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Abstract:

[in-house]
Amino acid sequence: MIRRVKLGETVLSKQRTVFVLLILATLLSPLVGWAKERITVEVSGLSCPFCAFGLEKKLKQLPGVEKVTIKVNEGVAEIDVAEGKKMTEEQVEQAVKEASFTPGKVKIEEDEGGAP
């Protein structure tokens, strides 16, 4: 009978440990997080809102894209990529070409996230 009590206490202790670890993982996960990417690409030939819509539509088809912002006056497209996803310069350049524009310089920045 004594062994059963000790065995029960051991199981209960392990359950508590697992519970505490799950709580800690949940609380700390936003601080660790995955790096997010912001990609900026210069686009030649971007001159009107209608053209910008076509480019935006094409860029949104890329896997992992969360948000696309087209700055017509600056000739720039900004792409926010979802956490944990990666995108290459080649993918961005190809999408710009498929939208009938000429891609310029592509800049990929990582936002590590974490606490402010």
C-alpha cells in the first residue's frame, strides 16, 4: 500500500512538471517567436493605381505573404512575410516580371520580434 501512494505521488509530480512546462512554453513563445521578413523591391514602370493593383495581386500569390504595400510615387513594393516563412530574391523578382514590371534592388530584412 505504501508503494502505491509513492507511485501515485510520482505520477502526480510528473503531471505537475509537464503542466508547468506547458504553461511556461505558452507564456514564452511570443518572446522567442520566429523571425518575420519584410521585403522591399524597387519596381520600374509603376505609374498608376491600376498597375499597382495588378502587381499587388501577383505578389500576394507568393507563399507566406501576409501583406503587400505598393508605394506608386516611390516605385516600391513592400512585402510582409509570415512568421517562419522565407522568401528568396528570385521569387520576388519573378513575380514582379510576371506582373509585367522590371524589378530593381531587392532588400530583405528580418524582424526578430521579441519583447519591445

In the last decade, the cell phone’s transformation from a tool for mobile telephony into a multi-modal, computational “smart” media device has engendered a new kind of emplacement, and the ubiquity of technological mediation into the everyday settings of urban life. With it, a new kind of media literacy has become necessary for participation in the networked social publics (Ito; Jenkins et al.). Increasingly, the way we experience our physical environments, make sense of immediate events, and form impressions is through the lens of the camera and through the ear of the microphone, framed by the mediating possibilities of smartphones. Adopting these practices as a kind of new media “grammar” (Burn 29)—a multi-modal language for public and interpersonal communication—offers new perspectives for thinking about the way in which mobile computing technologies allow us to explore our environments and produce new types of cultural knowledge. Living in the Social Multiverse Many of us are concerned about new cultural practices that communication technologies bring about. In her now classic TED talk “Connected but alone?” Sherry Turkle talks about the world of instant communication as having the illusion of control through which we micromanage our immersion in mobile media and split virtual-physical presence. According to Turkle, what we fear is, on the one hand, being caught unprepared in a spontaneous event and, on the other hand, missing out or not documenting or recording events—a phenomenon that Abha Dawesar calls living in the “digital now.” There is, at the same time, a growing number of ways in which mobile computing devices connect us to new dimensions of everyday life and everyday experience: geo-locative services and augmented reality, convergent media and instantaneous participation in the social web. These technological capabilities arguably shift the nature of presence and set the stage for mobile users to communicate the flow of their everyday life through digital storytelling and media production. According to a Digital Insights survey on social media trends (Bennett), more than 500 million tweets are sent per day and 5 Vines tweeted every second; 100 hours of video are uploaded to YouTube every minute; more than 20 billion photos have been shared on Instagram to date; and close to 7 million people actively produce and publish content using social blogging platforms. There are more than 1 billion smartphones in the US alone, and most social media platforms are primarily accessed using mobile devices. The question is: how do we understand the enormity of these statistics as a coherent new media phenomenon and as a predominant form of media production and cultural participation? More importantly, how do mobile technologies re-mediate the way we see, hear, and perceive our surrounding evironment as part of the cultural circuit of capturing, sharing, and communicating with and through media artefacts? Such questions have furnished communication theory even before McLuhan’s famous tagline “the medium is the message”. Much of the discourse around communication technology and the senses has been marked by distinctions between “orality” and “literacy” understood as forms of collective consciousness engendered by technological shifts. Leveraging Jonathan Sterne’s critique of this “audio-visual litany”, an exploration of convergent multi-modal technologies allows us to focus instead on practices and techniques of use, considered as both perceptual and cultural constructs that reflect and inform social life. Here in particular, a focus on sound—or aurality—can help provide a fresh new entry point into studying technology and culture. The phenomenon of everyday photography is already well conceptualised as a cultural expression and a practice connected with identity construction and interpersonal communication (Pink, Visual). Much more rarely do we study the act of capturing information using mobile media devices as a multi-sensory practice that entails perceptual techniques as well as aesthetic considerations, and as something that in turn informs our unmediated sensory experience. Daisuke and Ito argue that—in contrast to hobbyist high-quality photographers—users of camera phones redefine the materiality of urban surroundings as “picture-worthy” (or not) and elevate the “mundane into a photographic object.” Indeed, whereas traditionally recordings and photographs hold institutional legitimacy as reliable archival references, the proliferation of portable smart technologies has transformed user-generated content into the gold standard for authentically representing the everyday. Given that visual approaches to studying these phenomena are well underway, this project takes a sound studies perspective, focusing on mediated aural practices in order to explore the way people make sense of their everyday acoustic environments using mobile media. Curation, in this sense, is a metaphor for everyday media production, illuminated by the practice of listening with mobile technology. Everyday Listening with Technology: A Case Study The present conceptualisation of curation emerged out of a participant-driven qualitative case study focused on using mobile media to make sense of urban everyday life. The study comprised 10 participants using iPod Touches (a device equivalent to an iPhone, without the phone part) to produce daily “aural postcards” of their everyday soundscapes and sonic experiences, over the course of two to four weeks. This work was further informed by, and updates, sonic ethnography approaches nascent in the World Soundscape Project, and the field of soundscape studies more broadly. Participants were asked to fill out a questionnaire about their media and technology use, in order to establish their participation in new media culture and correlate that to the documentary styles used in their aural postcards. With regard to capturing sonic material, participants were given open-ended instructions as to content and location, and encouraged to use the full capabilities of the device—that is, to record audio, video, and images, and to use any applications on the device. Specifically, I drew their attention to a recording app (Recorder) and a decibel measurement app (dB), which combines a photo with a static readout of ambient sound levels. One way most participants described the experience of capturing sound in a collection of recordings for a period of time was as making a “digital scrapbook” or a “media diary.” Even though they had recorded individual (often unrelated) soundscapes, almost everyone felt that the final product came together as a stand-alone collection—a kind of gallery of personalised everyday experiences that participants, if anything, wished to further organise, annotate, and flesh out. Examples of aural postcard formats used by participants: decibel photographs of everyday environments and a comparison audio recording of rain on a car roof with and without wipers (in the middle). Working with 139 aural postcards comprising more than 250 audio files and 150 photos and videos, the first step in the analysis was to articulate approaches to media documentation in terms of format, modality, and duration as deliberate choices in conversation with dominant media forms that participants regularly consume and are familiar with. Ambient sonic recordings (audio-only) comprised a large chunk of the data, and within this category there were two approaches: the sonic highlight, a short vignette of a given soundscape with minimal or no introduction or voice-over; and the process recording, featuring the entire duration of an unfolding soundscape or event. Live commentaries, similar to the conventions set forth by radio documentaries, represented voice-over entries at the location of the sound event, sometimes stationary and often in motion as the event unfolded. Voice memos described verbal reflections, pre- or post- sound event, with no discernable ambience—that is, participants intended them to serve as reflective devices rather than as part of the event. Finally, a number of participants also used the sound level meter app, which allowed them to generate visual records of the sonic levels of a given environment or location in the form of sound level photographs. Recording as a Way of Listening In their community soundwalking practice, Förnstrom and Taylor refer to recording sound in everyday settings as taking world experience, mediating it through one’s body and one’s memories and translating it into approximate experience. The media artefacts generated by participants as part of this study constitute precisely such ‘approximations’ of everyday life accessed through aural experience and mediated by the technological capabilities of the iPod. Thinking of aural postcards along this technological axis, the act of documenting everyday soundscapes involves participants acting as media producers, ‘framing’ urban everyday life through a mobile documentary rubric. In the process of curating these documentaries, they have to make decisions about the significance and stylistic framing of each entry and the message they wish to communicate. In order to bring the scope of these curatorial decisions into dialogue with established media forms, in this work’s analysis I combine Bill Nichols’s classification of documentary modes in cinema with Karin Bijsterveld’s concept of soundscape ‘staging’ to characterise the various approaches participants took to the multi-modal curation of their everyday (sonic) experience. In her recent book on the staging of urban soundscapes in both creative and documentary/archival media, Bijsterveld describes the representation of sound as particular ‘dramatisations’ that construct different kinds of meanings about urban space and engender different kinds of listening positions. Nichols’s articulation of cinematic documentary modes helps detail ways in which the author’s intentionality is reflected in the styling, design, and presentation of filmic narratives. Michel Chion’s discussion of cinematic listening modes further contextualises the cultural construction of listening that is a central part of both design and experience of media artefacts. The conceptual lens is especially relevant to understanding mobile curation of mediated sonic experience as a kind of mobile digital storytelling. Working across all postcards, settings, and formats, the following four themes capture some of the dominant stylistic dimensions of mobile media documentation. The exploratory approach describes a methodology for representing everyday life as a flow, predominantly through ambient recordings of unfolding processes that participants referred to in the final discussion as a ‘turn it on and forget it’ approach to recording. As a stylistic method, the exploratory approach aligns most closely with Nichols’s poetic and observational documentary modes, combining a ‘window to the world’ aesthetic with minimal narration, striving to convey the ‘inner truth’ of phenomenal experience. In terms of listening modes reflected in this approach, exploratory aural postcards most strongly engage causal listening, to use Chion’s framework of cinematic listening modes. By and large, the exploratory approach describes incidental documentaries of routine events: soundscapes that are featured as a result of greater attentiveness and investment in the sonic aspects of everyday life. The entries created using this approach reflect a process of discovering (seeing and hearing) the ordinary as extra-ordinary; re-experiencing sometimes mundane and routine places and activities with a fresh perspective; and actively exploring hidden characteristics, nuances of meaning, and significance. For instance, in the following example, one participant explores a new neighborhood while on a work errand:The narrative approach to creating aural postcards stages sound as a springboard for recollecting memories and storytelling through reflecting on associations with other soundscapes, environments, and interactions. Rather than highlighting place, routine, or sound itself, this methodology constructs sound as a window into the identity and inner life of the recordist, mobilising most strongly a semantic listening mode through association and narrative around sound’s meaning in context (Chion 28). This approach combines a subjective narrative development with a participatory aesthetic that draws the listener into the unfolding story. This approach is also performative, in that it stages sound as a deeply subjective experience and approaches the narrative from a personally significant perspective. Most often this type of sound staging was curated using voice memo narratives about a particular sonic experience in conjunction with an ambient sonic highlight, or as a live commentary. Recollections typically emerged from incidental encounters, or in the midst of other observations about sound. In the following example a participant reminisces about the sound of wind, which, interestingly, she did not record: Today I have been listening to the wind. It’s really rainy and windy outside today and it was reminding me how much I like the sound of wind. And you know when I was growing up on the wide prairies, we sure had a lot of wind and sometimes I kind of miss the sound of it… (Participant 1) The aesthetic approach describes instances where the creation of aural postcards was motivated by a reduced listening position (Chion 29)—driven primarily by the qualities and features of the soundscape itself. This curatorial practice for staging mediated aural experience combines a largely subjective approach to documenting with an absence of traditional narrative development and an affective and evocative aesthetic. Where the exploratory documentary approach seeks to represent place, routine, environment, and context through sonic characteristics, the aesthetic approach features sound first and foremost, aiming to represent and comment on sound qualities and characteristics in a more ‘authentic’ manner. The media formats most often used in conjunction with this approach were the incidental ambient sonic highlight and the live commentary. In the following example we have the sound of coffee being made as an important domestic ritual where important auditory qualities are foregrounded: That’s the sound of a stovetop percolator which I’ve been using for many years and I pretty much know exactly how long it takes to make a pot of coffee by the sound that it makes. As soon as it starts gurgling I know I have about a minute before it burns. It’s like the coffee calls and I come. (Participant 6) The analytical approach characterises entries that stage mediated aural experience as a way of systematically and inductively investigating everyday phenomena. It is a conceptual and analytical experimental methodology employed to move towards confirming or disproving a ‘hypothesis’ or forming a theory about sonic relations developed in the course of the study. As such, this approach most strongly aligns with Chion’s semantic listening mode, with the addition of the interactive element of analytical inquiry. In this context, sound is treated as a variable to be measured, compared, researched, and theorised about in an explicit attempt to form conclusions about social relationships, personal significance, place, or function. This analytical methodology combines an explicit and critical focus to the process of documenting itself (whether it be measuring decibels or systematically attending to sonic qualities) with a distinctive analytical synthesis that presents as ‘formal discovery’ or even ‘truth.’ In using this approach, participants most often mobilised the format of short sonic highlights and follow-up voice memos. While these aural postcards typically contained sound level photographs (decibel measurement values), in some cases the inquiry and subsequent conclusions were made inductively through sustained observation of a series of soundscapes. The following example is by a participant who exclusively recorded and compared various domestic spaces in terms of sound levels, comparing and contrasting them using voice memos. This is a sound level photograph of his home computer system: So I decided to record sitting next to my computer today just because my computer is loud, so I wanted to see exactly how loud it really was. But I kept the door closed just to be sort of fair, see how quiet it could possibly get. I think it peaked at 75 decibels, and that’s like, I looked up a decibel scale, and apparently a lawn mower is like 90 decibels. (Participant 2) Mediated Curation as a New Media Cultural Practice? One aspect of adopting the metaphor of ‘curation’ towards everyday media production is that it shifts the critical discourse on aesthetic expression from the realm of specialised expertise to general practice (“Everyone’s a photographer”). The act of curation is filtered through the aesthetic and technological capabilities of the smartphone, a device that has become co-constitutive of our routine sensorial encounters with the world. Revisiting McLuhan-inspired discourses on communication technologies stages the iPhone not as a device that itself shifts consciousness but as an agent in a media ecology co-constructed by the forces of use and design—a “crystallization of cultural practices” (Sterne). As such, mobile technology is continuously re-crystalised as design ‘constraints’ meet both normative and transgressive user approaches to interacting with everyday life. The concept of ‘social curation’ already exists in commercial discourse for social web marketing (O’Connell; Allton). High-traffic, wide-integration web services such as Digg and Pinterest, as well as older portals such as Reddit, all work on the principles of arranging user-generated, web-aggregated, and re-purposed content around custom themes. From a business perspective, the notion of ‘social curation’ captures, unsurprisingly, only the surface level of consumer behaviour rather than the kinds of values and meaning that this process holds for people. In the more traditional sense, art curation involves aesthetic, pragmatic, epistemological, and communication choices about the subject of (re)presentation, including considerations such as manner of display, intended audience, and affective and phenomenal impact. In his 2012 book tracing the discourse and culture of curating, Paul O’Neill proposes that over the last few decades the role of the curator has shifted from one of arts administrator to important agent in the production of cultural experiences, an influential cultural figure in her own right, independent of artistic content (88). Such discursive shifts in the formulation of ‘curatorship’ can easily be transposed from a specialised to a generalised context of cultural production, in which everyone with the technological means to capture, share, and frame the material and sensory content of everyday life is a curator of sorts. Each of us is an agent with a unique aesthetic and epistemological perspective, regardless of the content we curate. The entire communicative exchange is necessarily located within a nexus of new media practices as an activity that simultaneously frames a cultural construction of sensory experience and serves as a cultural production of the self. To return to the question of listening and a sound studies perspective into mediated cultural practices, technology has not single-handedly changed the way we listen and attend to everyday experience, but it has certainly influenced the range and manner in which we make sense of the sensory ‘everyday’. Unlike acoustic listening, mobile digital technologies prompt us to frame sonic experience in a multi-modal and multi-medial fashion—through the microphone, through the camera, and through the interactive, analytical capabilities of the device itself. Each decision for sensory capture as a curatorial act is both epistemological and aesthetic; it implies value of personal significance and an intention to communicate meaning. The occurrences that are captured constitute impressions, highlights, significant moments, emotions, reflections, experiments, and creative efforts—very different knowledge artefacts from those produced through textual means. Framing phenomenal experience—in this case, listening—in this way is, I argue, a core characteristic of a more general type of new media literacy and sensibility: that of multi-modal documenting of sensory materialities, or the curation of everyday life. 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Förnstrom, Mikael, and Sean Taylor. “Creative Soundwalks.” Urban Soundscapes and Critical Citizenship Symposium. Limerick, Ireland. 27–29 March 2014. Ito, Mizuko, ed. Hanging Out, Messing Around, and Geeking Out: Kids Living and Learning with New Media. Cambridge, MA: The MIT Press, 2010. Jenkins, Henry, Ravi Purushotma, Margaret Weigel, Katie Clinton, and Alice J. Robison. Confronting the Challenges of Participatory Culture: Media Education for the 21st Century. White Paper prepared for the McArthur Foundation, 2006. McLuhan, Marshall. Understanding Media: The Extensions of Man. New York: McGraw-Hill, 1964. Nichols, Brian. Introduction to Documentary. Bloomington & Indianapolis, Indiana: Indiana UP, 2001. Nielsen. “State of the Media – The Social Media Report.” Nielsen 4 Dec. 2012. 12 May 2015 ‹http://www.nielsen.com/us/en/insights/reports/2012/state-of-the-media-the-social-media-report-2012.html›. O’Connel, Judy. “Social Content Curation – A Shift from the Traditional.” 8 Aug. 2011. 11 May 2015 ‹http://judyoconnell.com/2011/08/08/social-content-curation-a-shift-from-the-traditional/›. O’Neill, Paul. The Culture of Curating and the Curating of Culture(s). Cambridge, MA: MIT Press, 2012. Pink, Sarah. Doing Visual Ethnography. London, UK: Sage, 2007. ———. Situating Everyday Life. London, UK: Sage, 2012. Sterne, Jonathan. The Audible Past: Cultural Origins of Sound Reproduction. Durham, NC: Duke UP, 2003. Schafer, R. Murray, ed. World Soundscape Project. European Sound Diary (reprinted). Vancouver: A.R.C. Publications, 1977. Turkle, Sherry. “Connected But Alone?” TED Talk, Feb. 2012. 8 Aug. 2015 ‹http://www.ted.com/talks/sherry_turkle_alone_together?language=en›.